The silver lining of 2020 is that it forced artists to flex their creative muscles in multiple ways: new approaches to writing songs, then finding adventurous avenues to record and promote them. The Steel Wheels upped the ante with an ambitious idea to open up their songwriting gifts to their fans to share their own stories. Lead singer and songwriter Trent Wagler called it “Distance Together” and invited fans to send him stories about their families and friends, their relationships, their lives. Listeners did just that, commissioning works for everything from weddings and anniversaries to dedications to lost loved ones.
The result is Everyone a Song, Vol. 1, and origin story aside, the album’s nine songs form a cohesive whole of touching, personal stories set to The Steel Wheels’ sympathetic backing. The opening “My Name Is Sharon,” a song commissioned by a mother celebrating the life of her daughter, is moody, almost soft rock in its approach, while “Don’t Want to Come Back Down,” about a couple that met on a flight and are still together, drifts along on an easy-rolling and bluesy sway. “Water and Sky” evokes a traditional country waltz, and “Lucy,” a socially-distanced Mother’s Day gift, lights up the room with banjo and fiddle complementing each other perfectly.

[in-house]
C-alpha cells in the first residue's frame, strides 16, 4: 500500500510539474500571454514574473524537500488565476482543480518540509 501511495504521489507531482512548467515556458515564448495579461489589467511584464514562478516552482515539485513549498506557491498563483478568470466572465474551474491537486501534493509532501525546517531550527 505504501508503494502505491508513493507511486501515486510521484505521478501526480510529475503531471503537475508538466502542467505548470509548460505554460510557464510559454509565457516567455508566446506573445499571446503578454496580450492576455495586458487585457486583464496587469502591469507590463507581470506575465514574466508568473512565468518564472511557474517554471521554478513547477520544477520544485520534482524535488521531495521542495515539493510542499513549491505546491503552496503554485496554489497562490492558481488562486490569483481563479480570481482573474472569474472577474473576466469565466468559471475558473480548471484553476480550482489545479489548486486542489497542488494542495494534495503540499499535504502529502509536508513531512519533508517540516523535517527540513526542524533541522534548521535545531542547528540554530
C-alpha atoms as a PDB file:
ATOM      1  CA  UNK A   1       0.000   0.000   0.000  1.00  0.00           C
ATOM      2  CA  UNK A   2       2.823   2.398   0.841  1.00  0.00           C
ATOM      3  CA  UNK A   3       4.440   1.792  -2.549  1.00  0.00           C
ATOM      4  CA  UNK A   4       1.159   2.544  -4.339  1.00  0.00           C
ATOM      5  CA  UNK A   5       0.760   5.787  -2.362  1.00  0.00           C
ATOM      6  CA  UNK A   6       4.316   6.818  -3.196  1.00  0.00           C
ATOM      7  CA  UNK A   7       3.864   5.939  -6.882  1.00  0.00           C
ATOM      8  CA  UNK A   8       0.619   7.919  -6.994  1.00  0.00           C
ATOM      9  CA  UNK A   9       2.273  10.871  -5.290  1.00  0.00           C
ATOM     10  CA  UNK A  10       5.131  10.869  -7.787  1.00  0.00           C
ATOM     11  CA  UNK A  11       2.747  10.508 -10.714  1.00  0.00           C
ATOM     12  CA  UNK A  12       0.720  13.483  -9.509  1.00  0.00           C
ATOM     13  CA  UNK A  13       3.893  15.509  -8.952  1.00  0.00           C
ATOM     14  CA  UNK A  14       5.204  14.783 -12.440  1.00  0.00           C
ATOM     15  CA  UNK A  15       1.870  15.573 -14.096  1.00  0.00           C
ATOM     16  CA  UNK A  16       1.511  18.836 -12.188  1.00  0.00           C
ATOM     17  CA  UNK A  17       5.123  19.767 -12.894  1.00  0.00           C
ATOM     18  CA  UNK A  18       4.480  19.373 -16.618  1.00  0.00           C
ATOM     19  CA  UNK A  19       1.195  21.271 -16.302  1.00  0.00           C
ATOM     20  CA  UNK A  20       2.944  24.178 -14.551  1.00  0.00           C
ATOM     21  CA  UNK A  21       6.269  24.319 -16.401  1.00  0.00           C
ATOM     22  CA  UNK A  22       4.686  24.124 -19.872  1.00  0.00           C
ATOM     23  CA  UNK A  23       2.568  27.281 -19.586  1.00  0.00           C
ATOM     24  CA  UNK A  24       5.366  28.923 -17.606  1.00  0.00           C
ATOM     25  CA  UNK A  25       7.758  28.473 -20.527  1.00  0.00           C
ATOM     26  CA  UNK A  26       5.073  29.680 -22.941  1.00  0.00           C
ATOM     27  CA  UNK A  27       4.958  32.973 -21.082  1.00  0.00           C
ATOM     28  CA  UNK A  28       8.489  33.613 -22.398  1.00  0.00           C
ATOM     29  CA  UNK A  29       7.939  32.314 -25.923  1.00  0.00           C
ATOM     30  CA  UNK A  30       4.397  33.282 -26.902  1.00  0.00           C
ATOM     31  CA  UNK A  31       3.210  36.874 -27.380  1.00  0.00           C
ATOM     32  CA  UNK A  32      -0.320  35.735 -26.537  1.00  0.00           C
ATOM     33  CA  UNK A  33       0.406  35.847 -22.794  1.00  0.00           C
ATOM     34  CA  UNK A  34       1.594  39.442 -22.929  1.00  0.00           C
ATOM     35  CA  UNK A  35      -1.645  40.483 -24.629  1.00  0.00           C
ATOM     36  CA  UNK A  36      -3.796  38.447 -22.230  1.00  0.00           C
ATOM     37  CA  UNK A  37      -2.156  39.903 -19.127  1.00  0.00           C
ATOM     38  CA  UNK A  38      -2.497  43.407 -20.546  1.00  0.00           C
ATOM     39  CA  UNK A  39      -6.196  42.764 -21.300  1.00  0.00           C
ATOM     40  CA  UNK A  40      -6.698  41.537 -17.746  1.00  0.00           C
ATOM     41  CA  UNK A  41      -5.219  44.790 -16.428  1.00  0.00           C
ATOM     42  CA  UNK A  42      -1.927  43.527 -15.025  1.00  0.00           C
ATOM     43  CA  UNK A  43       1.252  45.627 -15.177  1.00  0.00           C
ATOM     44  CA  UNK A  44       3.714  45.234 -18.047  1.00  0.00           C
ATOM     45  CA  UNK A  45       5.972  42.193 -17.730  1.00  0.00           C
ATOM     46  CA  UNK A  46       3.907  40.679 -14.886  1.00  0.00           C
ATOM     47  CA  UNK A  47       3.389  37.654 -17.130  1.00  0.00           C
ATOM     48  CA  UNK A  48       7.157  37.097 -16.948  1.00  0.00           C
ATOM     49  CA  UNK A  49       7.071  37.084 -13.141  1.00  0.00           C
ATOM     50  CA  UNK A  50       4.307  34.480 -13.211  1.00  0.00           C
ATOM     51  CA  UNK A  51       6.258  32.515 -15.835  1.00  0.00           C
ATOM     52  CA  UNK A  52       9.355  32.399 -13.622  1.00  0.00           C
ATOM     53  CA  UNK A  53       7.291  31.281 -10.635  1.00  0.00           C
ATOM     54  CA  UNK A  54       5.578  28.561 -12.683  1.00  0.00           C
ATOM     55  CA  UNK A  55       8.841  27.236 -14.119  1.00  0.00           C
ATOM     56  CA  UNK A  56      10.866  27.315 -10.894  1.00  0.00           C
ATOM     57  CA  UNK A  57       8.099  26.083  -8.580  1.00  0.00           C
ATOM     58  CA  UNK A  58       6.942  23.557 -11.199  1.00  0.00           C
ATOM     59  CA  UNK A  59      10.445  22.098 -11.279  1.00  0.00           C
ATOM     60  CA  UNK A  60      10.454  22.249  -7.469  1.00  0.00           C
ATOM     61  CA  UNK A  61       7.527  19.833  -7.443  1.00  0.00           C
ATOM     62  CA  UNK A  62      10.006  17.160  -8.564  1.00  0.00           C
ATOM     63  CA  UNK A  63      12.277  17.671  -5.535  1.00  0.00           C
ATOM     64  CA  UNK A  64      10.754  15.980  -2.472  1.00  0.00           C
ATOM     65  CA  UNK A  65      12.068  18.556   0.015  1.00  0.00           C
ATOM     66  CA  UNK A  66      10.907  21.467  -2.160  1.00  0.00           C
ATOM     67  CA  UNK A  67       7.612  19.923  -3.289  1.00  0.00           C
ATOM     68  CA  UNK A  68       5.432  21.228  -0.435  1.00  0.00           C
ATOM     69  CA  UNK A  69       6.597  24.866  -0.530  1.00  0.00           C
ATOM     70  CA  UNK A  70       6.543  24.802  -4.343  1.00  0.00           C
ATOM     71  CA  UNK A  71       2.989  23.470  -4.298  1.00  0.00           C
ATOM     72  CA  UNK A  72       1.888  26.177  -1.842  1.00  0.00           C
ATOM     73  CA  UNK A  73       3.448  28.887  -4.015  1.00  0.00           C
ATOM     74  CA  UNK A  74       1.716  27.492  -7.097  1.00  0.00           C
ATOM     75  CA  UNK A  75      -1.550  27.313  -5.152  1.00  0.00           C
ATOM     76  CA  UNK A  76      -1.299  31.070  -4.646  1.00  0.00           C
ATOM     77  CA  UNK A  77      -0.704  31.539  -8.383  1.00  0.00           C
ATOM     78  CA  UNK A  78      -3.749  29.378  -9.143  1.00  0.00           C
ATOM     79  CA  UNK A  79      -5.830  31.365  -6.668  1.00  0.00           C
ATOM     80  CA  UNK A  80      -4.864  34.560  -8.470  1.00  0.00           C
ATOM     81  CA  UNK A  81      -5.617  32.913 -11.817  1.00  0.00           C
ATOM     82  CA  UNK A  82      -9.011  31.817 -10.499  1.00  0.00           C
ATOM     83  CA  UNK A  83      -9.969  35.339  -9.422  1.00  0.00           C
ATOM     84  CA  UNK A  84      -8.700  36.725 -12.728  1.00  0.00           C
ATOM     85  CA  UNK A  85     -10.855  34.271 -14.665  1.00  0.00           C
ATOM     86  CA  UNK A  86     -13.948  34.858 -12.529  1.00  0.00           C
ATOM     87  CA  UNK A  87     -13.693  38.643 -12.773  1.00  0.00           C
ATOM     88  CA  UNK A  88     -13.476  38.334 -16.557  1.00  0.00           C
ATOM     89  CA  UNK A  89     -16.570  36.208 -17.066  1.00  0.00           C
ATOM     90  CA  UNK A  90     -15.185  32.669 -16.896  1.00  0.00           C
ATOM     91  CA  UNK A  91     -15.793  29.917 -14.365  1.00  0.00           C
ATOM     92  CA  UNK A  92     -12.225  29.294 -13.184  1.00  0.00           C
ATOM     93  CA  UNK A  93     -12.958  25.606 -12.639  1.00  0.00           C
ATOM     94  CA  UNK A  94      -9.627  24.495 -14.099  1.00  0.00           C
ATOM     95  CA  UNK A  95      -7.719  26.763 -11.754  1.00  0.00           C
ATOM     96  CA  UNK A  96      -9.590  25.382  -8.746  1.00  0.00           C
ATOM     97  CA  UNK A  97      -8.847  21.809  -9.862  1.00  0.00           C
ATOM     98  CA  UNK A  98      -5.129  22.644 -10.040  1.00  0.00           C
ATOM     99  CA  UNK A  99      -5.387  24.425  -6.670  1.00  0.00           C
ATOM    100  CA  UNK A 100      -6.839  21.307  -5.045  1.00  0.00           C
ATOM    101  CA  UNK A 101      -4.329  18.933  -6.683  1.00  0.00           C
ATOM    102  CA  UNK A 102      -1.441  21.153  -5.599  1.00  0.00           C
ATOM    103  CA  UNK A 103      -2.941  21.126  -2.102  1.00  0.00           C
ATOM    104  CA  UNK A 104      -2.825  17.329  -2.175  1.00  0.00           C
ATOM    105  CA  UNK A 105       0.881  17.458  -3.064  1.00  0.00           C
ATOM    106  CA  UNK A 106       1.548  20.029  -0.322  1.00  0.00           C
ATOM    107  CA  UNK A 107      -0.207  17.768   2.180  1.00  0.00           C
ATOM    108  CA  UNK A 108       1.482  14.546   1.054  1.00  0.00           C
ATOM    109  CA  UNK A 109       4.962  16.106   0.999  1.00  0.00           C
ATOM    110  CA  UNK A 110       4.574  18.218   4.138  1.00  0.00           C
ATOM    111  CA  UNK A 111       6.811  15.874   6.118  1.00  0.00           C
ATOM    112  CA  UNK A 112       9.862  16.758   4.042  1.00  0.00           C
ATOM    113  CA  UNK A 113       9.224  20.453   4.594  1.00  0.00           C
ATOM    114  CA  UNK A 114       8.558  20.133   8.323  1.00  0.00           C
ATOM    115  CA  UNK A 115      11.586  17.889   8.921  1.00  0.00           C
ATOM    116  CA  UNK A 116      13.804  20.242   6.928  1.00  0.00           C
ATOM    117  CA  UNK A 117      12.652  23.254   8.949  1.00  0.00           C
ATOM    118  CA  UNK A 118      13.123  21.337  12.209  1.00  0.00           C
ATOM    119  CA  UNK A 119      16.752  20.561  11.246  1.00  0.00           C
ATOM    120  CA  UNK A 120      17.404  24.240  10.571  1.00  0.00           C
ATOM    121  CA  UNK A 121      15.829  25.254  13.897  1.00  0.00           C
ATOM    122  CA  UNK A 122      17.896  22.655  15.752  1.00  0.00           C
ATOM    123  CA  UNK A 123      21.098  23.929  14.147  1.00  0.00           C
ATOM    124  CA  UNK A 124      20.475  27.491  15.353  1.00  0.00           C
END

One of the best moments on Everyone A Song, Vol. 1 comes near the end. “Genevieve” summons a long drive at dusk with the sun almost gone. The unique vocal riff that drives “Florida Girl (Work For It)” either hypnotizes or irritates, depending on your perspective, mood, or time of day.
Wagler and the rest of the Steel Wheels — Brian Dickel, Jay Lapp, Eric Brubaker, and Kevin Garcia — have found a way to make the most out of what’s been dealt to all of us in a difficult year. In doing so, they’ve found a way to not only bring their music closer to their fans, but to bring their fans closer to each other.